Interviewer: How did you determine with your control subjects that they were not offenders? Obviously, they had no record but was there a way to determine whether they had actually ever participated in any domestic violence?

Dr. Sanchez-Vivez: Mm-hmm. So it's true we always compare the population of violent offenders against control and it's true that in the controls they have to fill up some questionnaires and some of the questions are on this aspect. So we accept they say they are not, they don't have any history of domestic violence. We take that as true but it's true that there may be some cases in which there is some of it.

Interviewer: Tell me how your experiments with virtual reality and the rehabilitation of domestic offenders, how this will affect their recidivism or how this will make a difference in their lives.

Dr. Sanchez-Vivez: So we know that in the rehabilitation programs often there is training through roleplaying or they watch videos where they can see situations of domestic violence and they can discuss them and see how the victim may feel, for example.

However, what we can provide in most virtual reality and through embodiment in the victim. So, what we can provide is the perspective of the victim during situations of domestic violence and what we aim to is to provide an experience that kind of eventually has them empathy and actually we have measured, scientifically, with all the measures that we can take in our experiments, we have measured that this has an effect.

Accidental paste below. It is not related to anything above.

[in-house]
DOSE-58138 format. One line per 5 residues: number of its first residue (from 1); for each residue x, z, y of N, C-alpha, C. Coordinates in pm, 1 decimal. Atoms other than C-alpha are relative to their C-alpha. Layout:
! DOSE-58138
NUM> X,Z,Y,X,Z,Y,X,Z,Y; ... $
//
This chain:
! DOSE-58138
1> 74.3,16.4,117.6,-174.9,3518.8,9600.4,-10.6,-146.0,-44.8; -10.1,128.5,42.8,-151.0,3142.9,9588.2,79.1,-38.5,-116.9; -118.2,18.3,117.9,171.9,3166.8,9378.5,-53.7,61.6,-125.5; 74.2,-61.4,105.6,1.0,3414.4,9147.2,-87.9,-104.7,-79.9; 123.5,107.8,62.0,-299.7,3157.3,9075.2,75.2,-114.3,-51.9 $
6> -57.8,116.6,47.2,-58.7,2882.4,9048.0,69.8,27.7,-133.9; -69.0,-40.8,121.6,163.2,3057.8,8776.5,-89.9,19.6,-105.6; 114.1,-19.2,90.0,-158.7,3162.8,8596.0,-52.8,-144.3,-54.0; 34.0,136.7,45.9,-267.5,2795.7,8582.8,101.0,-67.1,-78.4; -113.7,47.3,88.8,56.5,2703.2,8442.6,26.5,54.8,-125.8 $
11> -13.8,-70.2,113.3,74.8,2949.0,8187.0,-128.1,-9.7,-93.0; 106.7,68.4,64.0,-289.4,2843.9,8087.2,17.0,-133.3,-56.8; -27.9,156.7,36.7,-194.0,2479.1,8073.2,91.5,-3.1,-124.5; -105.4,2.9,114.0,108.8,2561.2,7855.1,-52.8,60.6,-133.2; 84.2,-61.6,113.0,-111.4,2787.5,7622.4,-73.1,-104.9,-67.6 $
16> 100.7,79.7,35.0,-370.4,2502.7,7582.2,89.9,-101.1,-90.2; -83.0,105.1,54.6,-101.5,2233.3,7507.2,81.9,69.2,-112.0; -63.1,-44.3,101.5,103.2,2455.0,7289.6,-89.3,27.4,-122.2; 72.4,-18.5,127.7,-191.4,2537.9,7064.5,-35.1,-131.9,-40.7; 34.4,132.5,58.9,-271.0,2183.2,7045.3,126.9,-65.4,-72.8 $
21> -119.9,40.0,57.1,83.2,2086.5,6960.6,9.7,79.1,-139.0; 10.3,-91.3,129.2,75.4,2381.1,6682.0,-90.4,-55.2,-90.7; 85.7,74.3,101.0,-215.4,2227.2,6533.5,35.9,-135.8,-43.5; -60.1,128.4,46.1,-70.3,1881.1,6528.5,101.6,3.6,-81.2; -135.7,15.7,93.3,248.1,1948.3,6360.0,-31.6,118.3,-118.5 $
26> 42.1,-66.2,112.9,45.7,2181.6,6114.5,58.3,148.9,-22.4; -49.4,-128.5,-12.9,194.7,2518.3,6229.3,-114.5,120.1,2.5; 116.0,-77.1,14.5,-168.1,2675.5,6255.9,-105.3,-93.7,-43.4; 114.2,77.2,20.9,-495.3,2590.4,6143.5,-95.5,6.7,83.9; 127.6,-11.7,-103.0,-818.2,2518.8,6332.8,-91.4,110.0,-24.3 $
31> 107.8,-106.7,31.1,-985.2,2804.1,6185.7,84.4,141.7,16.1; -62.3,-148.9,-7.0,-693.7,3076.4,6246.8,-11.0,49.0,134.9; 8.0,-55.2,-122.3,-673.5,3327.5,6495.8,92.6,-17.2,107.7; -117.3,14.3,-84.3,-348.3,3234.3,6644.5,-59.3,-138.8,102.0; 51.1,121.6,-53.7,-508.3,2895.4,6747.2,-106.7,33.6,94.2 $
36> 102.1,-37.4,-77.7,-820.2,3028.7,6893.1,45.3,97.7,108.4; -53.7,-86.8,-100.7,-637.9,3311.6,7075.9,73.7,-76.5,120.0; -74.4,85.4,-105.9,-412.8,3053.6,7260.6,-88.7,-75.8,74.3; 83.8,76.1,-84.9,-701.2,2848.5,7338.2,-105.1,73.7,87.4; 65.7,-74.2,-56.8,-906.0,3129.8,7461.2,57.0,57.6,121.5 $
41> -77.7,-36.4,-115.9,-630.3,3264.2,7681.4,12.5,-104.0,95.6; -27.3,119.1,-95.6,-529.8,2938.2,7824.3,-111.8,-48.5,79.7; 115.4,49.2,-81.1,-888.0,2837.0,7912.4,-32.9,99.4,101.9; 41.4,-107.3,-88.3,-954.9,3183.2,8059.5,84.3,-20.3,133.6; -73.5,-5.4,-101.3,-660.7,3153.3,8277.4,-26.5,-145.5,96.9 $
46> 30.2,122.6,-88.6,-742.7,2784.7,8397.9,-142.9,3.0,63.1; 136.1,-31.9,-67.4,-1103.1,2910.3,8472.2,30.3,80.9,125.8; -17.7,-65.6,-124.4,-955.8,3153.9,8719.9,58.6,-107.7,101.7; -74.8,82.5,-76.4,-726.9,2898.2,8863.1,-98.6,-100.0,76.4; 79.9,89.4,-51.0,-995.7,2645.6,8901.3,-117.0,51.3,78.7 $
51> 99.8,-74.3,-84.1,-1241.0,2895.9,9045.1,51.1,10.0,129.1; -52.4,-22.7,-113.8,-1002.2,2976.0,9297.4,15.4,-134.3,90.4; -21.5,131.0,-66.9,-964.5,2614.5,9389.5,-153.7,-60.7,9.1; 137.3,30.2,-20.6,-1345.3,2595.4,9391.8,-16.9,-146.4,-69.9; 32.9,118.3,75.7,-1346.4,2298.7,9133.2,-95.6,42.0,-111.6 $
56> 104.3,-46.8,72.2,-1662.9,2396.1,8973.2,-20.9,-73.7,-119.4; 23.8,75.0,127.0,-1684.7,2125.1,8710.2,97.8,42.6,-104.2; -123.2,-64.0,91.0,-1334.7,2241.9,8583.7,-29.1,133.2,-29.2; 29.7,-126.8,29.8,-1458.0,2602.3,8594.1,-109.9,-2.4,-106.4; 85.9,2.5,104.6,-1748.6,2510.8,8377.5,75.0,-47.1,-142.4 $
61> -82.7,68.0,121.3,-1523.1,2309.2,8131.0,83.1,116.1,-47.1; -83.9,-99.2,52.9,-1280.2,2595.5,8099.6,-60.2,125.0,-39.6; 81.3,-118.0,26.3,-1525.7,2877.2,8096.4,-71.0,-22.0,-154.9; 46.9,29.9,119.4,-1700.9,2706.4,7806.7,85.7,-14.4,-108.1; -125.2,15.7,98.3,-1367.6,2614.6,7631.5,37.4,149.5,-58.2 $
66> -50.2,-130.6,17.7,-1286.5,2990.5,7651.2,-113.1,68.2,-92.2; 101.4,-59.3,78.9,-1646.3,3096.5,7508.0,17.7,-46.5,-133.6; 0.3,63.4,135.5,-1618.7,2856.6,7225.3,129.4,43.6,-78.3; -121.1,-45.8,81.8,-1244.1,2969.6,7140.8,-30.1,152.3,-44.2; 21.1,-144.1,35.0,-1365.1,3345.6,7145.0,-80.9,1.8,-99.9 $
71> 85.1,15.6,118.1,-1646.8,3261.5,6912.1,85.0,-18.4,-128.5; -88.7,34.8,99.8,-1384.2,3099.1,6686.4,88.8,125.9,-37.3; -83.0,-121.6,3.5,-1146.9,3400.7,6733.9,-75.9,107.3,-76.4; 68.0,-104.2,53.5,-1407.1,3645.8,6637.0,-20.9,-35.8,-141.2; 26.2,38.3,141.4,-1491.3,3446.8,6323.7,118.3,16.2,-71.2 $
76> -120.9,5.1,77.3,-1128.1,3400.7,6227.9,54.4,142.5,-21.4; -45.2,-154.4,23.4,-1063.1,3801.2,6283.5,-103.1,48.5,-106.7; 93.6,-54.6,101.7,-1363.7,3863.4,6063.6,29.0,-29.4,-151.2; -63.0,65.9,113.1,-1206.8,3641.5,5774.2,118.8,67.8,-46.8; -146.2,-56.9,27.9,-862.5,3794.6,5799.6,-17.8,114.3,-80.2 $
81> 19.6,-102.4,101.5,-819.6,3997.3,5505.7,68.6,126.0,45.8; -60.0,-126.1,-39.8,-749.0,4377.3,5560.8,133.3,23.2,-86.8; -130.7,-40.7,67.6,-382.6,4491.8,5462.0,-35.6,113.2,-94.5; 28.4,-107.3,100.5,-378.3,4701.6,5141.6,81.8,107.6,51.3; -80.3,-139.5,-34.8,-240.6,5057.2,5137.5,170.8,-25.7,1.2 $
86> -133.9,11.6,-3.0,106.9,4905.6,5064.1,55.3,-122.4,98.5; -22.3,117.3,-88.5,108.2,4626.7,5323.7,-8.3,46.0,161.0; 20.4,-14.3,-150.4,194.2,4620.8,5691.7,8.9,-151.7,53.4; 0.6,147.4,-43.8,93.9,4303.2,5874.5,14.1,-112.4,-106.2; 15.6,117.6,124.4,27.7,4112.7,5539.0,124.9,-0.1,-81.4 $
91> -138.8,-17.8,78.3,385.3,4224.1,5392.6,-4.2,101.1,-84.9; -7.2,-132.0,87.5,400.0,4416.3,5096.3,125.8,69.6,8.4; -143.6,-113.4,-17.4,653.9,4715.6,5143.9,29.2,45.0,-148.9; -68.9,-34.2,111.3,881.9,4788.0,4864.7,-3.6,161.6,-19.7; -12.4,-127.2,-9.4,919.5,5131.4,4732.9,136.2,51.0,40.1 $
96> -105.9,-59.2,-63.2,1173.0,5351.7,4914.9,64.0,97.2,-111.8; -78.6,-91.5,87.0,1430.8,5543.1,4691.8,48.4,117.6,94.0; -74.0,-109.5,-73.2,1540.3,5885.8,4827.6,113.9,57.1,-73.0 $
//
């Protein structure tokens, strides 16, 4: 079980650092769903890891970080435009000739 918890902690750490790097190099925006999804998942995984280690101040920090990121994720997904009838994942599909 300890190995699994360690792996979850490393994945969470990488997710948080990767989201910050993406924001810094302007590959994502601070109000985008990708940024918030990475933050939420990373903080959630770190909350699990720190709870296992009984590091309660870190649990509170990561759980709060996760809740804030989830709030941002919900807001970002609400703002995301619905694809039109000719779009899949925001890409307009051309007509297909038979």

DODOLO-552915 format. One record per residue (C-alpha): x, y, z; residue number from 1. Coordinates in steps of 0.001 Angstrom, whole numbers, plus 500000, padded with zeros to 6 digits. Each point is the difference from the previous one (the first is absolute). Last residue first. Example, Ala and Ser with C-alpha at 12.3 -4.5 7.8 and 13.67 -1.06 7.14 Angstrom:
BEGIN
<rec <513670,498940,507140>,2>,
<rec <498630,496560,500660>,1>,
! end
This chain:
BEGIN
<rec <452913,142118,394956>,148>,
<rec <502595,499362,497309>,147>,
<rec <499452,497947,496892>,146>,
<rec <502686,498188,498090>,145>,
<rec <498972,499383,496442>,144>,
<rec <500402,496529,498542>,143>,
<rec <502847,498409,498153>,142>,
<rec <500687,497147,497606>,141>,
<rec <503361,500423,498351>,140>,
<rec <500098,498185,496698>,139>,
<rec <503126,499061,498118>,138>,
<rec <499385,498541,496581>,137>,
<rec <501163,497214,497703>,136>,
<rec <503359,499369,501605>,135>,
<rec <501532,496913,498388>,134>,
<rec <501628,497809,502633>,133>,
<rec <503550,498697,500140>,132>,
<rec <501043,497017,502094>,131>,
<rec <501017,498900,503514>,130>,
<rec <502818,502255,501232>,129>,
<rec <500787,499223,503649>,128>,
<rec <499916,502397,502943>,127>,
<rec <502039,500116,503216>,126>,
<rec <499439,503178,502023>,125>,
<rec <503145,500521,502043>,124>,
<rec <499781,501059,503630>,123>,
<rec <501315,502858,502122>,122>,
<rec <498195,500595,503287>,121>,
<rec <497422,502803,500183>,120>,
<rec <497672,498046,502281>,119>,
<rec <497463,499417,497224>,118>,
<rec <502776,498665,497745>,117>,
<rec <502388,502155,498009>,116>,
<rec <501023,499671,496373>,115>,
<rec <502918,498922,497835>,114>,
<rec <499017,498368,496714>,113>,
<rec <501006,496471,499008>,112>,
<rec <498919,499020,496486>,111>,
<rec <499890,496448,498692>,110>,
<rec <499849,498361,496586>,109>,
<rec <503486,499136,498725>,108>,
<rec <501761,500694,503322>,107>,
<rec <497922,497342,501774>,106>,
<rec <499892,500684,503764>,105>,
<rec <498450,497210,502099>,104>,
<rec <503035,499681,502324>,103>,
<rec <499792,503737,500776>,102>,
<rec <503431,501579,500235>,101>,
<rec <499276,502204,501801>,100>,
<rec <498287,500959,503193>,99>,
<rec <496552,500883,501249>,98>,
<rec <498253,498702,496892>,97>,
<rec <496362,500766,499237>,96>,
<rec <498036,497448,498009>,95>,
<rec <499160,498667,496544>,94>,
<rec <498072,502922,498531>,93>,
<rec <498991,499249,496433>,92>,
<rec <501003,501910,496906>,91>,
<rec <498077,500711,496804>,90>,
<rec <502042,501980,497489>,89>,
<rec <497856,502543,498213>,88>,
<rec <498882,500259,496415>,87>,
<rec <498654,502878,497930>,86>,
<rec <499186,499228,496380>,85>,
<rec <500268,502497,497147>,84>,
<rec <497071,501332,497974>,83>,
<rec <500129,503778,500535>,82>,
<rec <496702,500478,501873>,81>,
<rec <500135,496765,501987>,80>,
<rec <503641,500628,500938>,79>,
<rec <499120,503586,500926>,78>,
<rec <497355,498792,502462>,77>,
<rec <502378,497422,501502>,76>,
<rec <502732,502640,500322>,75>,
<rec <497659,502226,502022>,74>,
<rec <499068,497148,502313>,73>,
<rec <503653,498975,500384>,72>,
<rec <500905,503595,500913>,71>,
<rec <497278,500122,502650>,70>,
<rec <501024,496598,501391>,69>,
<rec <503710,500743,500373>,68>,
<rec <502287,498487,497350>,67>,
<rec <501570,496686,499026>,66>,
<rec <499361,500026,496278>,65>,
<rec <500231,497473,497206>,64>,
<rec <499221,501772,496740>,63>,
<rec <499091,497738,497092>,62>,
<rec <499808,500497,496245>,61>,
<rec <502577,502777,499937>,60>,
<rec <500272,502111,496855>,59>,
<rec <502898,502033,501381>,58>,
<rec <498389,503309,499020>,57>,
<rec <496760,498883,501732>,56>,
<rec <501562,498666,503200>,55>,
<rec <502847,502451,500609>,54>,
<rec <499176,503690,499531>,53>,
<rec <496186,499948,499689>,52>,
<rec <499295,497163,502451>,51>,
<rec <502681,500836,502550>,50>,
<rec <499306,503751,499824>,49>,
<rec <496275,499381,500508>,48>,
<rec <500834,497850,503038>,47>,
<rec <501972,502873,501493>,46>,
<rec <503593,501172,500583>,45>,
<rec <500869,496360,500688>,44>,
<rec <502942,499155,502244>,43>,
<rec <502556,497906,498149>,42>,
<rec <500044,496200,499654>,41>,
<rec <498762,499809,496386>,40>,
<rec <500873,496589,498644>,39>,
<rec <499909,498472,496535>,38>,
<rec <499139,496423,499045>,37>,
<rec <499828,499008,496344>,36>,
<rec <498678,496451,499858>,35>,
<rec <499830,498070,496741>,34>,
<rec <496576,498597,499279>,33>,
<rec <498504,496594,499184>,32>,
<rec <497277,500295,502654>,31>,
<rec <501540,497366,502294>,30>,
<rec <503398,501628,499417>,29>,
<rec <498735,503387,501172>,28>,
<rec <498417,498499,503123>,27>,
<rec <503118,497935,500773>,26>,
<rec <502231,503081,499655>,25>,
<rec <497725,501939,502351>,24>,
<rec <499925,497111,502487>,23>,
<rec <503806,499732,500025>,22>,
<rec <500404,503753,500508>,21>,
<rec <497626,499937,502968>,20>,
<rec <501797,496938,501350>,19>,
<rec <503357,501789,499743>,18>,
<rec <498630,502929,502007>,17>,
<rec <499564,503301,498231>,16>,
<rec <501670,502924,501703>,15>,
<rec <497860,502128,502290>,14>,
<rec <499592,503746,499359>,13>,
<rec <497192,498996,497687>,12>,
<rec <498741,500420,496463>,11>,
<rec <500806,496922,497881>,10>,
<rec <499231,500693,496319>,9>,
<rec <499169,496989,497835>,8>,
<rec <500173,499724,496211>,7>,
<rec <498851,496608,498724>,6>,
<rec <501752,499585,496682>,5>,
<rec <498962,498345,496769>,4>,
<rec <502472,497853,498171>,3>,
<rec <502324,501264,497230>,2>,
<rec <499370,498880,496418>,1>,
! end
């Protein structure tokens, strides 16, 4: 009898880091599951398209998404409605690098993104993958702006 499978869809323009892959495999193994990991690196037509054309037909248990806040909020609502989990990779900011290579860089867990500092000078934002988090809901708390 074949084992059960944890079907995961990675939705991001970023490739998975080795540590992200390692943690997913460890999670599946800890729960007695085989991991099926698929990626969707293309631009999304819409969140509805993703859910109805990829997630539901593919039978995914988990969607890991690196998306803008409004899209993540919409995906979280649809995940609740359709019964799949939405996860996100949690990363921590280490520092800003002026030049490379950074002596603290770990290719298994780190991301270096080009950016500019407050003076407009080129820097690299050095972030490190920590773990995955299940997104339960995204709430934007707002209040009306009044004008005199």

This allows, for example, to improve the emotion recognition in the faces of women. It improves the fear recognition in the faces of women, for example. It has also explicit effects that one can report but also, we like to have objective effects that we can quantify and what we think is that we provide these different perspectives and eventually this translates into sense of behavior and this is what we aim at.

So, nowadays we are inducing different environments where we can not only provide this different perspective, from the perspective of the victim, but we can also train into nonviolent responses.

Interviewer: It looks like you've had some good responses to this, too. You've had some follow up on this. One of the things you discovered that sort of surprised me was the perception of faces that we would perceive as fearful, but the perpetrators perceived it as happiness or excitement. What are some of the things that came out of your research that surprised you?

Dr. Sanchez-Vivez: Yes, this is very interesting. So, it's been described before that the fact that in violent groups or in violent people, people with a history of violence often, they have a deficit in emotion recognition and we have seen this very consistently in the groups of offenders that we have studied. That they had when we give, there are sets of faces, and there are tests that are validated tests of emotion recognition, and there we can detect whether they are biases toward of the recognition of one emotion or another emotion.